Mortgage Giants Cut Deal With Treasury to Cover Expected Losses
Posted December 21, 2017 7:55 p.m. EST
Updated December 21, 2017 8:00 p.m. EST
WASHINGTON — Fannie Mae and Freddie Mac, the government-controlled mortgage finance giants rescued during the financial crisis, reached a deal with the U.S. Department of the Treasury on Thursday allowing them to keep some of their profits as they brace for losses that will be activated by the tax bill soon to be signed by President Donald Trump.
Under the terms of the agreement, each company will be allowed to retain $3 billion from their earnings to serve as a capital cushion against future losses, including a decline in the value of their tax-deferred assets.
The arrangement is a change from the 2012 agreement that they reached with the Obama administration requiring that they send most of their profits to the Treasury as a condition for having been rescued by the Bush administration during the financial crisis. Fannie and Freddie required $187 billion of taxpayer aid in the 2008 financial crisis and were placed under government conservatorship as a result.
The firms, which buy or guarantee home loans, have been profitable for the past several years but are required to send almost all those profits to the Treasury, leaving the firms with little capital to protect against future losses. The $3 billion capital cushion is intended to help Fannie and Freddie deal with “ordinary income fluctuations” that could be exacerbated by the coming corporate tax cut. The drop in the corporate rate to 21 percent from 35 percent is expected to bring steep losses to Fannie and Freddie as they write down the value of their tax-deferred assets.
“Treasury’s first duty is to ensure that taxpayers are being protected,” said Steven Mnuchin, the Treasury secretary.
Analysts have projected that Fannie and Freddie could stand to lose $10 billion to $20 billion combined as a result of the corporate tax cut. But Melvin L. Watt, the director of the Federal Housing Finance Agency, which is the conservator of Fannie and Freddie, said in a statement on Thursday that he expected the additional cushion to be sufficient to cover the normal course of business; however, additional funds could be necessary to address the impact of the tax cuts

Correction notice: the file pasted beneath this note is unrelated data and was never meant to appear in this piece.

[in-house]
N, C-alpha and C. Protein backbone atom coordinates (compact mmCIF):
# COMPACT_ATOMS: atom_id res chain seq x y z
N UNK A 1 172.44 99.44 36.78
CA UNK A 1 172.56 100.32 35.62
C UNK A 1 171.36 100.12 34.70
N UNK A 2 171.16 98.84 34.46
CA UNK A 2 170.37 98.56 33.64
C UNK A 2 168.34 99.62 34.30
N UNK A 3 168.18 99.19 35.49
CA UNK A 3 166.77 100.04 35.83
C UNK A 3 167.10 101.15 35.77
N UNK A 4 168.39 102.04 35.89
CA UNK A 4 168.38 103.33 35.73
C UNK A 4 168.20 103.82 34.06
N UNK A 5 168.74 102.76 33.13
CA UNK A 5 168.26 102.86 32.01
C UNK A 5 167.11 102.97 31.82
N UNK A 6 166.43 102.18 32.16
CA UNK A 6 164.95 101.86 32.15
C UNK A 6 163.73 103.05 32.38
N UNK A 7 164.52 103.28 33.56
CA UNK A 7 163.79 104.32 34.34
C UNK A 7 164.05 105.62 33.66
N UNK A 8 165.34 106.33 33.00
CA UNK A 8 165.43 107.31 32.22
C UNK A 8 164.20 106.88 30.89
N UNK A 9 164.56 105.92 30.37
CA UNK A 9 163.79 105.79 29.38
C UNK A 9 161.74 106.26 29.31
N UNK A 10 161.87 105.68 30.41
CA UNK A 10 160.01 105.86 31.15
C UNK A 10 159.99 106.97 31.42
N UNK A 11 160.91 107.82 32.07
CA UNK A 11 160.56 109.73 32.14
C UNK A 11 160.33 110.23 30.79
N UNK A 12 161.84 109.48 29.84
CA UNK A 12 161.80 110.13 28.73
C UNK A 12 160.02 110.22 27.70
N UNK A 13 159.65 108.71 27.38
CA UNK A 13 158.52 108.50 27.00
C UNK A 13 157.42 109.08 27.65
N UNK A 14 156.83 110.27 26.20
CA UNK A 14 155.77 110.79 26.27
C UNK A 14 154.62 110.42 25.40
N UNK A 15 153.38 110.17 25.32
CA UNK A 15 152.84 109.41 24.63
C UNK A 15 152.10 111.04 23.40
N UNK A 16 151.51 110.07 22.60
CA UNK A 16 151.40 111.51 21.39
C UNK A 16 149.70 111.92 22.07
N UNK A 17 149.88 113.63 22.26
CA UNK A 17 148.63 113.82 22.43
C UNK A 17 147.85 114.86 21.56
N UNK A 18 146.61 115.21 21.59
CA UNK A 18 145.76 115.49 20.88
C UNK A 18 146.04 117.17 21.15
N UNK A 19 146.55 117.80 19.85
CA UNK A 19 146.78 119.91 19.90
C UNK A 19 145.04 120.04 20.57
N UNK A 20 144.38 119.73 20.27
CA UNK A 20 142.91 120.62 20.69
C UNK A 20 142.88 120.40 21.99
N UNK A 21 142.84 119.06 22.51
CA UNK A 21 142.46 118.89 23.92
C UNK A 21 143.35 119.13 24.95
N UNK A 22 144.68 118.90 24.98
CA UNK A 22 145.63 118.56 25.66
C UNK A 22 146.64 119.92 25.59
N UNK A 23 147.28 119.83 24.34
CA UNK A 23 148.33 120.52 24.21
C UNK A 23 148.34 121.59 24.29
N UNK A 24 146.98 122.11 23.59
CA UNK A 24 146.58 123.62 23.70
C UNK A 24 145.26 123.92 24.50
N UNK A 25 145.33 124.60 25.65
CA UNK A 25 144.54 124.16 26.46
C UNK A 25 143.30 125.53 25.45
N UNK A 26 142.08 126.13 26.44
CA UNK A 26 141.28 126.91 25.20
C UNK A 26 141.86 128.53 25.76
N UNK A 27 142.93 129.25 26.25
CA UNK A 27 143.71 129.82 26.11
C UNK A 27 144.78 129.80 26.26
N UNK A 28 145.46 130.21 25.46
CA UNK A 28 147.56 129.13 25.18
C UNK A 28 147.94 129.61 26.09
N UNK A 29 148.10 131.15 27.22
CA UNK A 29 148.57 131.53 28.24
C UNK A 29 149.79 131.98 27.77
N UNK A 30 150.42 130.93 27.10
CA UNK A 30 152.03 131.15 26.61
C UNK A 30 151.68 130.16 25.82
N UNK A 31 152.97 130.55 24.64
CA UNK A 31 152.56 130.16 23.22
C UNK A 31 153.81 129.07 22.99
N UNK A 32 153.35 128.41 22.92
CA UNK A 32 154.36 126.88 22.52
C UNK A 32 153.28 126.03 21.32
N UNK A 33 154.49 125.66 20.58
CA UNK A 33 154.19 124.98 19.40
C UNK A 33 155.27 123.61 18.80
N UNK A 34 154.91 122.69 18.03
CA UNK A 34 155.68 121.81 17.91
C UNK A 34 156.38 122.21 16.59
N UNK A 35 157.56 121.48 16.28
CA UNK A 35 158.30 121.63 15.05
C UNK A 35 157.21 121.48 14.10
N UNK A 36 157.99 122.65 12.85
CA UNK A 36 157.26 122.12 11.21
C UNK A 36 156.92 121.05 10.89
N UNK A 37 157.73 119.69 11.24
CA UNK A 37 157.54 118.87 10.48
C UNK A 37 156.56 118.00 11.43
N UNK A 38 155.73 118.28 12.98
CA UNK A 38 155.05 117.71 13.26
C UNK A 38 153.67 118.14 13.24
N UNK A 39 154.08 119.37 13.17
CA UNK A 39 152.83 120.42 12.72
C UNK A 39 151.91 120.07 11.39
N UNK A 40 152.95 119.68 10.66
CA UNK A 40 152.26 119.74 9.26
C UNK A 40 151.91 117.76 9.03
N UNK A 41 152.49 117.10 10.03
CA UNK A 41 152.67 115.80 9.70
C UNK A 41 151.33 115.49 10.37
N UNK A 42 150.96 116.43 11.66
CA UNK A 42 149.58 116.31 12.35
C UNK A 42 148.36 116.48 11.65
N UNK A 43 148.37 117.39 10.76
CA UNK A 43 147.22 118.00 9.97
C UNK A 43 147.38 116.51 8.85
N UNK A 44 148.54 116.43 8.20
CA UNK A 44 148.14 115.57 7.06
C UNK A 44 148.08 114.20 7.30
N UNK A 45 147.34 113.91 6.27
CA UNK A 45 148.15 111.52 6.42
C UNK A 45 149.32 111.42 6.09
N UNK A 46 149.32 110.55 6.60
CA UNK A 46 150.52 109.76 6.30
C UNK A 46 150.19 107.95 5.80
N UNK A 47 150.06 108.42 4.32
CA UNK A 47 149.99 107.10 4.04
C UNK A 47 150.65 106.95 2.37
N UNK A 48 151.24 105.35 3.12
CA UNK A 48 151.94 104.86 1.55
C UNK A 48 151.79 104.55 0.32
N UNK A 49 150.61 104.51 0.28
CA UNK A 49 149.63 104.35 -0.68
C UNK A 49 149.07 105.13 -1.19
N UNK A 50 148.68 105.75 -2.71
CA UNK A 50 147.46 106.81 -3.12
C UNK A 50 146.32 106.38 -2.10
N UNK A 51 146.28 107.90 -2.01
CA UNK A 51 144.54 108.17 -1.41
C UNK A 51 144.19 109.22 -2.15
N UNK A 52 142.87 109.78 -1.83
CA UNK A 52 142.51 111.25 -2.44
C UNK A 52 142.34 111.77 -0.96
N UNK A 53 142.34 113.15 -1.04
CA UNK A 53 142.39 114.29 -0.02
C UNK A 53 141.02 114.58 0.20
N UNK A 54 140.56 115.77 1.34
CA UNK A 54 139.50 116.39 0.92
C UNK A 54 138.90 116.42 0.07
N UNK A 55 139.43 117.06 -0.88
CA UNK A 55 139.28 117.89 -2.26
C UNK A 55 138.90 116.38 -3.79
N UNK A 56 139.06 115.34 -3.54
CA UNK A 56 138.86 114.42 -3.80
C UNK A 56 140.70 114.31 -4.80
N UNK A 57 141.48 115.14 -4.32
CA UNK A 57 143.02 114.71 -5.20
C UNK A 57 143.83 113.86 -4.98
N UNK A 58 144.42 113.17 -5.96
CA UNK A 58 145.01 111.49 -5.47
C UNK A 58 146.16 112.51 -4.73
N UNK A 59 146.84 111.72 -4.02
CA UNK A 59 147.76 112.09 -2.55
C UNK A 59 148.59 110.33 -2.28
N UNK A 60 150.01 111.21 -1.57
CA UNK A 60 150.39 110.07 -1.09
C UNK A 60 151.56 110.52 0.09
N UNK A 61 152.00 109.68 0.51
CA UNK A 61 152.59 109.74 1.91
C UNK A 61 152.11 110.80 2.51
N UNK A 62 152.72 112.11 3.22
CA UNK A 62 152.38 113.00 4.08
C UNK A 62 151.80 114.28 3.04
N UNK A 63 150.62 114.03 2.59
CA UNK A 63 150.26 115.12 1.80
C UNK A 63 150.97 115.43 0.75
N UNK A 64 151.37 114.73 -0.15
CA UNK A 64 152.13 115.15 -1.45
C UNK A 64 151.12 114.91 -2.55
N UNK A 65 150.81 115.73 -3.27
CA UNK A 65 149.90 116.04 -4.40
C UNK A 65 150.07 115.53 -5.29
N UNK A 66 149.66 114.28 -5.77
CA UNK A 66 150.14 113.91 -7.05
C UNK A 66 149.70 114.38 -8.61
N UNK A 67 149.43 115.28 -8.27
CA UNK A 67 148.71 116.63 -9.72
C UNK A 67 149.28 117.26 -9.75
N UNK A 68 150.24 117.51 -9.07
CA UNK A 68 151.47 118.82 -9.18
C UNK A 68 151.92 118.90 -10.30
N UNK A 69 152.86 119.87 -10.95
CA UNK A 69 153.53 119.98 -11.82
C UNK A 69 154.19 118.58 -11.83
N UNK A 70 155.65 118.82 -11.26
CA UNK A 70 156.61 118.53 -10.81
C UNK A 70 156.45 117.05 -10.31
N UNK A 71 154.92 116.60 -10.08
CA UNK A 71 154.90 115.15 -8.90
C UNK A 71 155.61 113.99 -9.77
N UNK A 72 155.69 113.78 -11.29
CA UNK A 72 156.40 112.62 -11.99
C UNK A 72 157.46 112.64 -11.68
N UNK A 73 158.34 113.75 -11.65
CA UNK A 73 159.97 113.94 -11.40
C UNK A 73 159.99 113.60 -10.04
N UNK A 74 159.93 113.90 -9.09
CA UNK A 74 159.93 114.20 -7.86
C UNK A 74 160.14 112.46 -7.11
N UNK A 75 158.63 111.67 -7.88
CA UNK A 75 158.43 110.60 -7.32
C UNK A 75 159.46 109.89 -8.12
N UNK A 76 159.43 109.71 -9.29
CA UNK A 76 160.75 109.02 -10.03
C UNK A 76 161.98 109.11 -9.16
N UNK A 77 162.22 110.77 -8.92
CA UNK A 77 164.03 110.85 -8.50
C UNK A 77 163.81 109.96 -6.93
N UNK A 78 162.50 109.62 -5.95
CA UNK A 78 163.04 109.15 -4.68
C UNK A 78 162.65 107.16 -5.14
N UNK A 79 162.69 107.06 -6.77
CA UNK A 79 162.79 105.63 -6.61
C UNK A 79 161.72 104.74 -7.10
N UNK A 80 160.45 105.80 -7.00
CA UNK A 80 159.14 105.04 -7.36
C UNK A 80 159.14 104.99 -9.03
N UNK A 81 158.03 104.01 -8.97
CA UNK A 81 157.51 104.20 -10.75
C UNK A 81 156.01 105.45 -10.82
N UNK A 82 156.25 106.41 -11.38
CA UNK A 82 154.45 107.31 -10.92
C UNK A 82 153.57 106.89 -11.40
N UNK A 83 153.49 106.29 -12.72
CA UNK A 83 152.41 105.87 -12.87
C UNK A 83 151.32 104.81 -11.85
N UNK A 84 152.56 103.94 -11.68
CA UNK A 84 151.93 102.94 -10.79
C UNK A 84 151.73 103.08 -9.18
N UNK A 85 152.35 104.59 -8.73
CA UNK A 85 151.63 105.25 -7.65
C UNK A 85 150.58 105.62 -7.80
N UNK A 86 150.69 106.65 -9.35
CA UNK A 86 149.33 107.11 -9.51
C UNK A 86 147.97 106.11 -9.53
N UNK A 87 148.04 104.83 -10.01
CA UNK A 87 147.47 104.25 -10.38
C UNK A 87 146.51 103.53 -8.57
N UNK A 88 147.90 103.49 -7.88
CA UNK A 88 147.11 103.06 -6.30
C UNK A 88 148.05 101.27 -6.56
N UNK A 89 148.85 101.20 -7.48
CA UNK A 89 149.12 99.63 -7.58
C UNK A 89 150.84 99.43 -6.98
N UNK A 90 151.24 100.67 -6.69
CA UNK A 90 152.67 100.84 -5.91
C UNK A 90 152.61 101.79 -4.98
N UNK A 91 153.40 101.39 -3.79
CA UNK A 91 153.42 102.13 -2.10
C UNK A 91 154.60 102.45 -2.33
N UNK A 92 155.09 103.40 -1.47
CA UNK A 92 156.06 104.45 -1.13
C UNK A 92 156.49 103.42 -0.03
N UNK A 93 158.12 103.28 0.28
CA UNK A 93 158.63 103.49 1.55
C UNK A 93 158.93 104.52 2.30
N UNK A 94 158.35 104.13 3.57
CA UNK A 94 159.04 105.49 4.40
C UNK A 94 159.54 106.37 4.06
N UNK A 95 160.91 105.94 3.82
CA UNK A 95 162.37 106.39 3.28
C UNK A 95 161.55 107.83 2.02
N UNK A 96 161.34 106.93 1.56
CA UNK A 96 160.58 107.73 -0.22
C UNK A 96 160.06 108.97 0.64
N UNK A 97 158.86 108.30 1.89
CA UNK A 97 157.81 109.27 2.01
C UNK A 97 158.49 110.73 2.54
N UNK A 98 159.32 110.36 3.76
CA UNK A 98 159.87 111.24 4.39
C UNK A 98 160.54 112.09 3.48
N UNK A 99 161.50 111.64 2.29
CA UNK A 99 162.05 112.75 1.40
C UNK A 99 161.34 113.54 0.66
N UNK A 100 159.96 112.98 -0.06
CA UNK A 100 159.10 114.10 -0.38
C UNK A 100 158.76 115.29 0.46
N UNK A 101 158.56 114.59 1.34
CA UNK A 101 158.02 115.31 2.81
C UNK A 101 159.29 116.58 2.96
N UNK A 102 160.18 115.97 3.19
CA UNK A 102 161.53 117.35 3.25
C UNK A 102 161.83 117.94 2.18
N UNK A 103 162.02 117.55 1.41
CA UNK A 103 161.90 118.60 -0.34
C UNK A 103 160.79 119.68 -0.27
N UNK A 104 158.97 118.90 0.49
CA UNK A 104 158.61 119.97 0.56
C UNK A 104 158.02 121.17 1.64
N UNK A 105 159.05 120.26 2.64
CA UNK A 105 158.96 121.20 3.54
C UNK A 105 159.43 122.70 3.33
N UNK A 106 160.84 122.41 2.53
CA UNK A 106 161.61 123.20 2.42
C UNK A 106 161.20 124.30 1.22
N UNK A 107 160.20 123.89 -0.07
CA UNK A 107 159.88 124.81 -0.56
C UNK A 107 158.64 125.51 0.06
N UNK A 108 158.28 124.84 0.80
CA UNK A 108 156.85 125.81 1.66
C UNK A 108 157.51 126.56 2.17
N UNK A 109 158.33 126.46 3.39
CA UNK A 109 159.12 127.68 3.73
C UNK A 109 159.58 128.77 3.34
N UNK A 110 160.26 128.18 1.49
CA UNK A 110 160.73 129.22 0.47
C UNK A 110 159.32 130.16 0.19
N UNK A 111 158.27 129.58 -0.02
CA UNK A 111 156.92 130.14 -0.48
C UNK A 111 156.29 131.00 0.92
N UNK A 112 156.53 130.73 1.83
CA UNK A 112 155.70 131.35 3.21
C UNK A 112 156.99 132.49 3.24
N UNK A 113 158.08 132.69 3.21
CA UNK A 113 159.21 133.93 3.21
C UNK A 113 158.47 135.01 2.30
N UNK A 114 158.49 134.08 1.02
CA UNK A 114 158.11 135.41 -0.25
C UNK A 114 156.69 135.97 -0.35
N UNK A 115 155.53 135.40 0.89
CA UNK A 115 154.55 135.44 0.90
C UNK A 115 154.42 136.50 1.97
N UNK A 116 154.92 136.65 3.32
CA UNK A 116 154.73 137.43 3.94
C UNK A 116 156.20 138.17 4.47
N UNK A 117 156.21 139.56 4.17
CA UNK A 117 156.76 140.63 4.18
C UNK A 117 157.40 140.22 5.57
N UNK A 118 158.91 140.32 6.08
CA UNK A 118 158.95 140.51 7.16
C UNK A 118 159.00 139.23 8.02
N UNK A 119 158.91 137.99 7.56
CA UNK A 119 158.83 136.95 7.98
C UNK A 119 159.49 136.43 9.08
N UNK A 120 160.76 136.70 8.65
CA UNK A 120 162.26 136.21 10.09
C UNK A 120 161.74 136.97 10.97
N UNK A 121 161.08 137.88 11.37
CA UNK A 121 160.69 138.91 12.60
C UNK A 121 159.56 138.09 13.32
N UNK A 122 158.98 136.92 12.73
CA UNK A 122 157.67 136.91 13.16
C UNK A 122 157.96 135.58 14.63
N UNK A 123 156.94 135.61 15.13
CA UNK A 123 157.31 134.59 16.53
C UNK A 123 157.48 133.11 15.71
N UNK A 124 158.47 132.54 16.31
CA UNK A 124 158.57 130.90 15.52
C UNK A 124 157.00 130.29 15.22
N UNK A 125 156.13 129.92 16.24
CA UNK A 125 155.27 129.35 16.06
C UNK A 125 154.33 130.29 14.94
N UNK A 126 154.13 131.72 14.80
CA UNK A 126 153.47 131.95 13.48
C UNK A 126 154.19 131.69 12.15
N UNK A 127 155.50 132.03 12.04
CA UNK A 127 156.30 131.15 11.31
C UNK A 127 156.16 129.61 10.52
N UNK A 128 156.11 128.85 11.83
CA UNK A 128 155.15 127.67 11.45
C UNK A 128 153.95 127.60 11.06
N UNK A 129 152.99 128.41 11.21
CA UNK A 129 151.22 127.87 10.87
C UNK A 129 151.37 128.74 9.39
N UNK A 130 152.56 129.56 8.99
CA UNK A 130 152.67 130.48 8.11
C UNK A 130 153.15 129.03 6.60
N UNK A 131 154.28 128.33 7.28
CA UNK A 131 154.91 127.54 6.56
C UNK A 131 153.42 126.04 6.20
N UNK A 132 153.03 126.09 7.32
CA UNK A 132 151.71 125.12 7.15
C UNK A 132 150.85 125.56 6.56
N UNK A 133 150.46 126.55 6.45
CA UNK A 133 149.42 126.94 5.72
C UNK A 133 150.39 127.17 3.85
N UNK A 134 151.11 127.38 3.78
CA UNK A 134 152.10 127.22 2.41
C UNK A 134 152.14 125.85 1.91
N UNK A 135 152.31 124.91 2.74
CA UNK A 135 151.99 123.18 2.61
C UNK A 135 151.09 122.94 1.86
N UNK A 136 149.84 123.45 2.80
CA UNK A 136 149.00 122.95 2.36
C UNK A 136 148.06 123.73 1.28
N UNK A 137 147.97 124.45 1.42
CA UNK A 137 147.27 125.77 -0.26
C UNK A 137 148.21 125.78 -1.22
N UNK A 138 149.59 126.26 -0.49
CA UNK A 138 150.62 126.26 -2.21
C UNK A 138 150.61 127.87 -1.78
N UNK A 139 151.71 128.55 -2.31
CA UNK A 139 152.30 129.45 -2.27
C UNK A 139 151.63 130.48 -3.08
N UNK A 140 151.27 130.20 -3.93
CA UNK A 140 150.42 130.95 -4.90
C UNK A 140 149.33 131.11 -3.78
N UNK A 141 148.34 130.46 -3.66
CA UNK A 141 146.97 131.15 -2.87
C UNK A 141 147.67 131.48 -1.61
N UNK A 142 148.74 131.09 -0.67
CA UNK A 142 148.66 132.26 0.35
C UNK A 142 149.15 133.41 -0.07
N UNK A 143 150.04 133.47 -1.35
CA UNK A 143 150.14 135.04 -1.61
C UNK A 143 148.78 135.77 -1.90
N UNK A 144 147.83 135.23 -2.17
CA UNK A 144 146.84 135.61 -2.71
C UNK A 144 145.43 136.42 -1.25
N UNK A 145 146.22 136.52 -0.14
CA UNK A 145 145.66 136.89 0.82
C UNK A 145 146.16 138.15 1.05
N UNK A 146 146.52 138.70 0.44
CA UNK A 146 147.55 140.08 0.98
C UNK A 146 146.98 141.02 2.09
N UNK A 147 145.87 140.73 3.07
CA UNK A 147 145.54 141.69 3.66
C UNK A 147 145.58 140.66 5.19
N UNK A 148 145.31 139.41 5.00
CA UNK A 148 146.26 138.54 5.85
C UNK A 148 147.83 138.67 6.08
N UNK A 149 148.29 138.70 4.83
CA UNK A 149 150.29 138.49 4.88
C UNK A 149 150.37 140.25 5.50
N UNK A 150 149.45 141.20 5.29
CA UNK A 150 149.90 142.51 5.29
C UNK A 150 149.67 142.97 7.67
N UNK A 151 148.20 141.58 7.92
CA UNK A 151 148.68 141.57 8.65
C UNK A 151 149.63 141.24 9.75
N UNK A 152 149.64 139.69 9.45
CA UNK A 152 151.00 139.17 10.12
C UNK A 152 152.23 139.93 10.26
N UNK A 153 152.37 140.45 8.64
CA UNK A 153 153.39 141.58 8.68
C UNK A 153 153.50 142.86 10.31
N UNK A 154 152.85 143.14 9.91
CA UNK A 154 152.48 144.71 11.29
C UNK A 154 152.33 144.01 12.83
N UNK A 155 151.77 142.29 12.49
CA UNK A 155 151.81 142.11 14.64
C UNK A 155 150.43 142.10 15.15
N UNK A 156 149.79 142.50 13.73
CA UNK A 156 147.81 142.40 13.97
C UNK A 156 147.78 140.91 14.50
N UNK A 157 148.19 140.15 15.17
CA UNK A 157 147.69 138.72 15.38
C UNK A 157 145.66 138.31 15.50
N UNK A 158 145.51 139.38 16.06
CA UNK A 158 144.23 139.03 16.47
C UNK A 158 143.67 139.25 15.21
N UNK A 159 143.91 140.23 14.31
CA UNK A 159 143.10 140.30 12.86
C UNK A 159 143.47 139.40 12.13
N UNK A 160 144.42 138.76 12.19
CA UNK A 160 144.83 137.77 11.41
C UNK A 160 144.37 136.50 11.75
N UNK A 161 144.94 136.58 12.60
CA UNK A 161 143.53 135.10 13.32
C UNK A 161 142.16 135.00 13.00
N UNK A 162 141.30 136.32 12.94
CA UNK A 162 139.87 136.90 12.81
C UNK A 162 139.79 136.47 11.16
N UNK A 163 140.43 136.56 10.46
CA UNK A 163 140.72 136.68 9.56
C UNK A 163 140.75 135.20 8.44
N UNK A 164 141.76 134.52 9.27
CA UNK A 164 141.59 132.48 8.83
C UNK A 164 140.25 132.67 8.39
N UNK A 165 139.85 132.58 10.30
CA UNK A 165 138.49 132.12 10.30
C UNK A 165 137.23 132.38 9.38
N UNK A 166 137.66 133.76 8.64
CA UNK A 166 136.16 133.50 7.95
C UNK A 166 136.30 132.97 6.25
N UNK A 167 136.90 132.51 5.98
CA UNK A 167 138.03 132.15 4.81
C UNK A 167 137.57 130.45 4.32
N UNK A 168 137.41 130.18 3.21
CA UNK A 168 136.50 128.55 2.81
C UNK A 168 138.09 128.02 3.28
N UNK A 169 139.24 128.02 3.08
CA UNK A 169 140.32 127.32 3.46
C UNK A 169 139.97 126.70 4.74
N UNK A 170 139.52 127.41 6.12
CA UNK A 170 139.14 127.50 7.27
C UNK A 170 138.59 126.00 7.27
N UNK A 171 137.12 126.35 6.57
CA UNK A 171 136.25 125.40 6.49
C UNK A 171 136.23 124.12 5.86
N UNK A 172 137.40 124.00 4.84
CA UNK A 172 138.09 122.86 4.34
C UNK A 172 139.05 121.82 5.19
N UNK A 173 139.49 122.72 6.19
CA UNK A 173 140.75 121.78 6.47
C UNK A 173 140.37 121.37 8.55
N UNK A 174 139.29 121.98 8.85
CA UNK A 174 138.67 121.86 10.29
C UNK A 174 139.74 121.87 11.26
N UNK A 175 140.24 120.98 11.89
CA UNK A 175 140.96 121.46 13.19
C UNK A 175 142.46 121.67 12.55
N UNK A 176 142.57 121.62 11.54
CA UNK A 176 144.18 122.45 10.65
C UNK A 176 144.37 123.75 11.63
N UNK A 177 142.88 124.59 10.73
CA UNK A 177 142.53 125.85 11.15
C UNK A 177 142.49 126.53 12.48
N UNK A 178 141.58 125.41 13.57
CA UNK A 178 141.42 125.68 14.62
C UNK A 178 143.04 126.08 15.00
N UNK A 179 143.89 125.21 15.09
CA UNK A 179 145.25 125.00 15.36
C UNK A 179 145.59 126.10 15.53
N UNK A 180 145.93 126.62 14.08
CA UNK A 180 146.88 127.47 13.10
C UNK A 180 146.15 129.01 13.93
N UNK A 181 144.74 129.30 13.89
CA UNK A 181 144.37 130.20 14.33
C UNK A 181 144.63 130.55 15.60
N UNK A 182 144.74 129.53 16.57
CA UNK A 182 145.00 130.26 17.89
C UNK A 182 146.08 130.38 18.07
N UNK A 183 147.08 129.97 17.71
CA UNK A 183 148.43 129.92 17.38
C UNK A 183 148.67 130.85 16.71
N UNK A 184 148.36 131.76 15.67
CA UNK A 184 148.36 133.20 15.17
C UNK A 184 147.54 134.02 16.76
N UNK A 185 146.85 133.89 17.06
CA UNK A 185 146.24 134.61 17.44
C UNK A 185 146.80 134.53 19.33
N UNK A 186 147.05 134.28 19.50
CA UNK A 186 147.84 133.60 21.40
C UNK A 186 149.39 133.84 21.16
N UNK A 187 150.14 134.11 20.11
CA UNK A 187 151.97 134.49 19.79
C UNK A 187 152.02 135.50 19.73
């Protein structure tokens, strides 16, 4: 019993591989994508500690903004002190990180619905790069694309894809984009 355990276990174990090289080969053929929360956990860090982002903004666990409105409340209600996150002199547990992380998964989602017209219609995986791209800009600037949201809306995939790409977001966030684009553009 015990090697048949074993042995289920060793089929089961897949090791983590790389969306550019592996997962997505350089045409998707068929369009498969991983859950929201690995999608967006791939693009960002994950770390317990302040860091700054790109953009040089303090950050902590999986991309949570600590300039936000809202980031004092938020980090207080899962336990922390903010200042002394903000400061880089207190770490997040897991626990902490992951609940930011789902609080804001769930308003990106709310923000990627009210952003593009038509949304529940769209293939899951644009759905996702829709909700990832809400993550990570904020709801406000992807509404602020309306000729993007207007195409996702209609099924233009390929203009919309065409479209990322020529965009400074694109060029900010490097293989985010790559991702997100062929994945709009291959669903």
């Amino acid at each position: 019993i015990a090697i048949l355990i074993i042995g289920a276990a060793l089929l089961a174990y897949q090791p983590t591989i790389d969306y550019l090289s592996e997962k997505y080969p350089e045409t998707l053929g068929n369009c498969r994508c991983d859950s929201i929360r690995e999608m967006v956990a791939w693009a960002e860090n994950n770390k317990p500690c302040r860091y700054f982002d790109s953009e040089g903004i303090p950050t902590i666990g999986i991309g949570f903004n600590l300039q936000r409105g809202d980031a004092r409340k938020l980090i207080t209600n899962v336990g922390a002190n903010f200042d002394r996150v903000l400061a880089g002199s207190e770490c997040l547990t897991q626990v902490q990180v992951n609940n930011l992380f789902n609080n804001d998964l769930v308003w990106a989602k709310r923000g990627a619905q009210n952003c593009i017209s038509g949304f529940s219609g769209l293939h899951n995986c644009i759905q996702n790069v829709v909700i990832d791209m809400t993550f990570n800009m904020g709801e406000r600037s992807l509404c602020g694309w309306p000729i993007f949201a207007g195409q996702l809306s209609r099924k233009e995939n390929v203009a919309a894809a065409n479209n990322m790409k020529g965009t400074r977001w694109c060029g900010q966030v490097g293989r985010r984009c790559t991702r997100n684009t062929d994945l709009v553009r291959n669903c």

Fannie and Freddie borrowed about $187 billion from the federal government after the housing market crashed nearly a decade ago. Since then, they have more than repaid that amount and the Trump administration has been considering what to do with the firms going forward.
Jim Parrott, a housing finance expert at the Urban Institute, said that the deal that was announced Thursday was intended to minimize the risk of rash decision-making by Congress. He thinks lawmakers would be more likely to make hasty decisions if the companies are seen as taking bailouts.
“They’ve now mitigated the political risk that a draw will trigger nervous action by Congress,” Parrott said, though he thinks that fear is overblown. “A world in which they are asked to draw or need to draw on the Treasury is a world where a lot of folks on the Hill and elsewhere yell and scream about bailouts.”
But the backlash is already in the air. Republicans swiftly criticized the deal, arguing that taxpayers should not be doing more to prop up the mortgage finance companies.
“I’m very disappointed at FHFA and Treasury’s decision to roll back these vital taxpayer protections,” said Rep. Jeb Hensarling, R-Texas, chairman of the House Financial Services Committee and a longtime critics of the mortgage giants.
Last year, before he was confirmed as Treasury secretary, Mnuchin said “it makes no sense that these are owned by the government” and that Fannie and Freddie would be out of government control “reasonably fast.” During his confirmation hearings earlier this year, however, Mnuchin softened his tone and said that housing finance change was necessary because the status quo was not acceptable.
On Thursday, the secretary signaled that, with the tax overhaul out of the way, he would renew his focus on Fannie and Freddie in 2018.
“The administration looks forward to working with Congress on comprehensive housing finance reform, a top priority in the year ahead,” Mnuchin said.